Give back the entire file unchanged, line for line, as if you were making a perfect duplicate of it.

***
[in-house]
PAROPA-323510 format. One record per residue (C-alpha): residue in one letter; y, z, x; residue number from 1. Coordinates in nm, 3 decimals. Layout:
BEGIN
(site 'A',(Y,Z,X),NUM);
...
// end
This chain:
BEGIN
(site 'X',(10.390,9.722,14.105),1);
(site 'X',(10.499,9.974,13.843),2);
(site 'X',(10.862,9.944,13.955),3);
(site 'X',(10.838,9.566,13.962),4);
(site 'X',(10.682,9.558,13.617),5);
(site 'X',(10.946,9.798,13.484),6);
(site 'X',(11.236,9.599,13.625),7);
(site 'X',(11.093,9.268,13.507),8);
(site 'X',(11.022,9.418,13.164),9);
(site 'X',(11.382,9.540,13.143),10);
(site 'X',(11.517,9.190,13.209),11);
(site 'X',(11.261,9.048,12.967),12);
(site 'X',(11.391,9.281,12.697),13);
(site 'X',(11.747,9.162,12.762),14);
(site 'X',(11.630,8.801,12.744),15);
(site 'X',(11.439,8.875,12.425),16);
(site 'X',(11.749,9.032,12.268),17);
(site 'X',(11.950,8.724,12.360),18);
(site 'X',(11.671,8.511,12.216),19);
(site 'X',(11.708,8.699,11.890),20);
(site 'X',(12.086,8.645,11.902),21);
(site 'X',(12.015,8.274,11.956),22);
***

[in-house]
PAROPA-323510 format. One record per residue (C-alpha): residue in one letter; y, z, x; residue number from 1. Coordinates in nm, 3 decimals. Layout:
BEGIN
(site 'A',(Y,Z,X),NUM);
...
// end
This chain:
BEGIN
(site 'X',(10.390,9.722,14.105),1);
(site 'X',(10.499,9.974,13.843),2);
(site 'X',(10.862,9.944,13.955),3);
(site 'X',(10.838,9.566,13.962),4);
(site 'X',(10.682,9.558,13.617),5);
(site 'X',(10.946,9.798,13.484),6);
(site 'X',(11.236,9.599,13.625),7);
(site 'X',(11.093,9.268,13.507),8);
(site 'X',(11.022,9.418,13.164),9);
(site 'X',(11.382,9.540,13.143),10);
(site 'X',(11.517,9.190,13.209),11);
(site 'X',(11.261,9.048,12.967),12);
(site 'X',(11.391,9.281,12.697),13);
(site 'X',(11.747,9.162,12.762),14);
(site 'X',(11.630,8.801,12.744),15);
(site 'X',(11.439,8.875,12.425),16);
(site 'X',(11.749,9.032,12.268),17);
(site 'X',(11.950,8.724,12.360),18);
(site 'X',(11.671,8.511,12.216),19);
(site 'X',(11.708,8.699,11.890),20);
(site 'X',(12.086,8.645,11.902),21);
(site 'X',(12.015,8.274,11.956),22);